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Spreading and sustaining best practices for home care of older adults: a grounded theory study.

Ploeg J, Markle-Reid M, Davies B, Higuchi K, Gifford W, Bajnok I, McConnell H, Plenderleith J, Foster S, Bookey-Bassett S - Implement Sci (2014)

Bottom Line: Improving health care quality requires effective and timely spread of innovations that support evidence-based practices.Factors that facilitated progression through these phases were (1) leading with passion and commitment, (2) sustaining strategies, and (3) seeing the benefits.Further research will help to understand how best practices are spread externally to other organizations.

View Article: PubMed Central - PubMed

Affiliation: School of Nursing, Faculty of Health Sciences, Aging, Community and Health Research Unit, Department of Health, Aging and Society, McMaster University, 1280 Main Street West, Room HSc3N25C, Hamilton L8S 4K1, ON, Canada. ploegj@mcmaster.ca.

ABSTRACT

Background: Improving health care quality requires effective and timely spread of innovations that support evidence-based practices. However, there is limited rigorous research on the process of spread, factors influencing spread, and models of spread. It is particularly important to study spread within the home care sector given the aging of the population, expansion of home care services internationally, the high proportion of older adult users of home care services, and the vulnerability of this group who are frail and live with multiple chronic conditions. The purpose of this study was to understand how best practices related to older adults are spread within home care organizations.

Methods: Four home care organizations in Ontario, Canada that had implemented best practices related to older adults (falls prevention, pain management, management of venous leg ulcers) participated. Using a qualitative grounded theory design, interviews were conducted with frontline providers, managers, and directors at baseline (n = 44) and 1 year later (n = 40). Open, axial, and selective coding and constant comparison analysis were used.

Results: A model of the process of spread of best practices within home care organizations was developed. The phases of spread included (1) committing to change, (2) implementing on a small scale, (3) adapting locally, (4) spreading internally to multiple users and sites, and (5) disseminating externally. Factors that facilitated progression through these phases were (1) leading with passion and commitment, (2) sustaining strategies, and (3) seeing the benefits. Project leads, champions, managers, and steering committees played vital roles in leading the spread process. Strategies such as educating/coaching and evaluating and feedback were key to sustaining the change. Spread occurred within the home care context of high staff and manager turnover and time and resource constraints.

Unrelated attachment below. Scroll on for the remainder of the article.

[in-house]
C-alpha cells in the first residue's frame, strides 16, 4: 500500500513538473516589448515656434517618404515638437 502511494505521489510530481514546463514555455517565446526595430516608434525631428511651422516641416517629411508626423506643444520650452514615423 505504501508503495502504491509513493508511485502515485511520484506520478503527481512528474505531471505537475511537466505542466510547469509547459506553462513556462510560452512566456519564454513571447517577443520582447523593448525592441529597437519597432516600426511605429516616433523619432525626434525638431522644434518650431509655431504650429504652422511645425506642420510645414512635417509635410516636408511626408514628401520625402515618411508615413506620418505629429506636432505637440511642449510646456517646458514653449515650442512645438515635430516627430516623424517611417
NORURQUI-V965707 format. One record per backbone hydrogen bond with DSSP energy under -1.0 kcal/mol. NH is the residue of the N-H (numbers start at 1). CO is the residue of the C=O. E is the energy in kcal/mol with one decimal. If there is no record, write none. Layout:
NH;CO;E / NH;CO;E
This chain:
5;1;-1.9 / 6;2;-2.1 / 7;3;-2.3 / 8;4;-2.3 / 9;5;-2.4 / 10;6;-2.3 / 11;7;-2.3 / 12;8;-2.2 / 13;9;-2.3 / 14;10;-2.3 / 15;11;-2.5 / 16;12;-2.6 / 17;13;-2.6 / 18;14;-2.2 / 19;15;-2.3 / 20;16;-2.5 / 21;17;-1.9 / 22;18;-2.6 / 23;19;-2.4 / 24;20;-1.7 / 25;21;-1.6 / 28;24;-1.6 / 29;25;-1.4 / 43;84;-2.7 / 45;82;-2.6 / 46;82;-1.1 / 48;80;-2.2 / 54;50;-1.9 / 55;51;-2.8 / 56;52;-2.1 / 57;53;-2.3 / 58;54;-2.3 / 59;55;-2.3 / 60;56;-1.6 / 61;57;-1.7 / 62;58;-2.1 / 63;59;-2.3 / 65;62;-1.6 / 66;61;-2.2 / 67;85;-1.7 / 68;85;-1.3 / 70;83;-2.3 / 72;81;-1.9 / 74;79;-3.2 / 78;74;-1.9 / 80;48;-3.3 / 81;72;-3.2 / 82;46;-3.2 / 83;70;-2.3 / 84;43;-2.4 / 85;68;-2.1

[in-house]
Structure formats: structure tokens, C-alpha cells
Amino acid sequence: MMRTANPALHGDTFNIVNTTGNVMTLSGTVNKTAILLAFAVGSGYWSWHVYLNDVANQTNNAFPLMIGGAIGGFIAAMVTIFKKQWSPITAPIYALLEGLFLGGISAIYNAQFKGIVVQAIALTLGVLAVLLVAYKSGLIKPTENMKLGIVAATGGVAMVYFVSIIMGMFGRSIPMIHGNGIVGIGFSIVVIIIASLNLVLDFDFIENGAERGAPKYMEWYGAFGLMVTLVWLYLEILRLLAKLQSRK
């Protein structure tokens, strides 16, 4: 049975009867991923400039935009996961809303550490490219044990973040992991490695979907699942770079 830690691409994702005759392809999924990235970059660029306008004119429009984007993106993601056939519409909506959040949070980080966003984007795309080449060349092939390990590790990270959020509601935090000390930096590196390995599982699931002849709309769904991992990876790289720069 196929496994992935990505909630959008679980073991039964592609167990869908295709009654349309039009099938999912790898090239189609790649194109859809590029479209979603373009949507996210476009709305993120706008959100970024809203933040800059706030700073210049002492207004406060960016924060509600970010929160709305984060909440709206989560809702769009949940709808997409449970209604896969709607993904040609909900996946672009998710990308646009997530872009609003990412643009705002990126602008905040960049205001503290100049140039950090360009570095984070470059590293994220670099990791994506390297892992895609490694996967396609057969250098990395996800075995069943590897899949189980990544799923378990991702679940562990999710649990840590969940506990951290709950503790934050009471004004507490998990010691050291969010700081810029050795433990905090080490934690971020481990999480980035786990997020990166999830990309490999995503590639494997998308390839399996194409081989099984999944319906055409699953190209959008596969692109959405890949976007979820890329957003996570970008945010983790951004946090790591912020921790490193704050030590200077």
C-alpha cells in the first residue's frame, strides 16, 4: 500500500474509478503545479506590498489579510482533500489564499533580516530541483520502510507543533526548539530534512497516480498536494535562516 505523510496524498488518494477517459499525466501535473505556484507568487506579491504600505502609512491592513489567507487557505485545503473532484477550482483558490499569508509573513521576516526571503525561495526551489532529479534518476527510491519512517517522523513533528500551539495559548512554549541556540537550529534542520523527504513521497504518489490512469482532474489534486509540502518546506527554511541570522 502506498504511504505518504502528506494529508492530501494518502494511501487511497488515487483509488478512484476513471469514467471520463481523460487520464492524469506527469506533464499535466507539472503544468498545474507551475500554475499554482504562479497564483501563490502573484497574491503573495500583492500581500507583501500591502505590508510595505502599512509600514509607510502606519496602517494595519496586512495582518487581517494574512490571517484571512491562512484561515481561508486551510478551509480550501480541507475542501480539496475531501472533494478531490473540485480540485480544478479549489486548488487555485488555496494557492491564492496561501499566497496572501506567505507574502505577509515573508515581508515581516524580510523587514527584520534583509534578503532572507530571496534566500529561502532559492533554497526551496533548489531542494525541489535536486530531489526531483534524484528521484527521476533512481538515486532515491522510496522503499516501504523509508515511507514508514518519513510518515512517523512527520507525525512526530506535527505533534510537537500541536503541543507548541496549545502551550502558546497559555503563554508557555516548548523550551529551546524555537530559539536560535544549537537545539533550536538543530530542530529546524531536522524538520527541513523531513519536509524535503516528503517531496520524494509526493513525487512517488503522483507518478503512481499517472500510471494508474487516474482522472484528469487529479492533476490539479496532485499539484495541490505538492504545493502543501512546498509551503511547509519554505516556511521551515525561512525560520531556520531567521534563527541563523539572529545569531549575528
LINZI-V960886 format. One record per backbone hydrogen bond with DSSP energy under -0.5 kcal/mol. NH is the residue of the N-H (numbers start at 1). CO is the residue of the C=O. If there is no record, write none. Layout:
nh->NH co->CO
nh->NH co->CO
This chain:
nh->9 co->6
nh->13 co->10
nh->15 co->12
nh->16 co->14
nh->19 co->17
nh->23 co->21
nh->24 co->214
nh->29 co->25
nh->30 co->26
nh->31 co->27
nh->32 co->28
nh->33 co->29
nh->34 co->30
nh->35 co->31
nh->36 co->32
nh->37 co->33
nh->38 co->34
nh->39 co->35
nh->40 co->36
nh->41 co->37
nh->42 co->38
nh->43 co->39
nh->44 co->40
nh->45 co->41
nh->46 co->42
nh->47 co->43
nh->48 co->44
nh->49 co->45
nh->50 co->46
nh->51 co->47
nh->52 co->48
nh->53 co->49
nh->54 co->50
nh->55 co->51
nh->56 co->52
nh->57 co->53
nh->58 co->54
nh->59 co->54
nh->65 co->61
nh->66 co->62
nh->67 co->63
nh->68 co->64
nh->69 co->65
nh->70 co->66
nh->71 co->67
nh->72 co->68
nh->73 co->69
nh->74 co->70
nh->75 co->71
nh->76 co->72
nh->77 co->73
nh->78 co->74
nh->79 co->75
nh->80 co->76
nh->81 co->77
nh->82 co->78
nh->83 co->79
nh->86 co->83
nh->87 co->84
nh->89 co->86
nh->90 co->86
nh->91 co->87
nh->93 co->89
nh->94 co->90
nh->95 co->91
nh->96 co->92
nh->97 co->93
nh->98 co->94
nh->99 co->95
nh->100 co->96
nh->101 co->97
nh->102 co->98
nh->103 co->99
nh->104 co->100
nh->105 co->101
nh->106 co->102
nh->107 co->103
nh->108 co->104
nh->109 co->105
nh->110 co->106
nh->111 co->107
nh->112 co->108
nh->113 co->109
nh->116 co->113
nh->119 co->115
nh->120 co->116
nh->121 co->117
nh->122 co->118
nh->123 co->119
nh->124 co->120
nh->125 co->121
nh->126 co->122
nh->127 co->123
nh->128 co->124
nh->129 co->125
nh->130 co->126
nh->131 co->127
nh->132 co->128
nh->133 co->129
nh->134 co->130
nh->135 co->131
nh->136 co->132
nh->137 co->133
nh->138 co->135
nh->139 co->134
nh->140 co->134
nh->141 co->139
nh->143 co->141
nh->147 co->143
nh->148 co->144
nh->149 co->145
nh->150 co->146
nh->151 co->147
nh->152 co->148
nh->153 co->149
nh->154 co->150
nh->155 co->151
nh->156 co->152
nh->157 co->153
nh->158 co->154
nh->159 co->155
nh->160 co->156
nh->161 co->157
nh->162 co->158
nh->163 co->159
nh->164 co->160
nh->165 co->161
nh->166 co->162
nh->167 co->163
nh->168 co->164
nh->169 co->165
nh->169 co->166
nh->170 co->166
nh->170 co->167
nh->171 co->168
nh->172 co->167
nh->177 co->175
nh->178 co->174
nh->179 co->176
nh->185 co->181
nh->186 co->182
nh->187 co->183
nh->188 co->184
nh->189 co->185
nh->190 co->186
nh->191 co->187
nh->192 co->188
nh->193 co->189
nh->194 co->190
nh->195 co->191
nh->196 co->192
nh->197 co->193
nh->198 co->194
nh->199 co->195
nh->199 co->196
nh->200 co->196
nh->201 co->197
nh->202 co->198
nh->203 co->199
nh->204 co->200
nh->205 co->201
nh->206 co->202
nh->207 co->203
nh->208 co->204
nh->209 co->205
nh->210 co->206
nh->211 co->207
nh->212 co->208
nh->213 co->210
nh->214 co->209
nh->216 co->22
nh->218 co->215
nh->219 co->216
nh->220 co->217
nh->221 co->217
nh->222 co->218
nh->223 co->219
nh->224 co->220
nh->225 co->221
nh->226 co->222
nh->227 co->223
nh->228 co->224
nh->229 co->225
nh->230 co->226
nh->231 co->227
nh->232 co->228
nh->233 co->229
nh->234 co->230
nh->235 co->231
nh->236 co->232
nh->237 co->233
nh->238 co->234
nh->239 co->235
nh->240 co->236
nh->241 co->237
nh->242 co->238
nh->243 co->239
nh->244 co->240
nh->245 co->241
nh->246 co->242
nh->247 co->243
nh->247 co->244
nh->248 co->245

Conclusions: Spread of best practices is optimized through the application of the phases of spread, allocation of resources to support spread, and implementing strategies for ongoing sustainability that address potential barriers. Further research will help to understand how best practices are spread externally to other organizations.

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Model of spread.
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Fig1: Model of spread.

Mentions: A grounded theory of the spread process was developed, and the corresponding model is illustrated in Figure 1. The theory includes a five-phased process of spread, three key factors that facilitated this process, and contextual factors within which the process occurred. The five-phase process included (a) committing to change, (b) implementing on a small scale, (c) adapting locally, (d) spreading internally, and (e) disseminating externally. The three key factors that facilitated the spread process included (a) leading with passion and commitment, (b) sustaining strategies, and (c) seeing the benefits. The spread process occurred within a community care context characterized by wide geographic distribution of staff, heavy workloads, high turnover, and constant change. In-depth data analysis revealed that three of the four organizations demonstrated internal spread (see Table 3 for detailed descriptions of the spread process for sites 1 and 2). Data analysis for the fourth organization indicated that there had been minimal spread of the innovation (see Table 4 for a description of the non-spread site). In the following sections, each of the phases, facilitating factors and contextual factors are described and illustrated with quotes identified by organization and participant number (e.g., participant 01-03 is the third participant from organization 01).Figure 1